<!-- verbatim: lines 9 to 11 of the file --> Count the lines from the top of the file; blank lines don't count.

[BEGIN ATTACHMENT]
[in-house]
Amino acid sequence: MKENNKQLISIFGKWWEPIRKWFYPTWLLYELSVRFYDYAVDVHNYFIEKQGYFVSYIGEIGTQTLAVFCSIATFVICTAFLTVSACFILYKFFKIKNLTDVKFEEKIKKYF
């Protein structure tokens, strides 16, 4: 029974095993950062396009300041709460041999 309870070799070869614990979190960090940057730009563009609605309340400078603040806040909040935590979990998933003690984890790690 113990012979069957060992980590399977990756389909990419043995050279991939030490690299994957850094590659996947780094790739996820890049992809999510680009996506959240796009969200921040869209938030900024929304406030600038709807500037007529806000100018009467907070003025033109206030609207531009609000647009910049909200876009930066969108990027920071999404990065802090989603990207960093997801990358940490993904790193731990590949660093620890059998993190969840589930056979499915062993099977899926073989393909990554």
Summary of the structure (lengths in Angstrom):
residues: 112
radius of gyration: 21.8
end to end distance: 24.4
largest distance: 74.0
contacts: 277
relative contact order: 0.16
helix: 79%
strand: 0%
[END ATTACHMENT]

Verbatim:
contacts: 277
relative contact order: 0.16
helix: 79%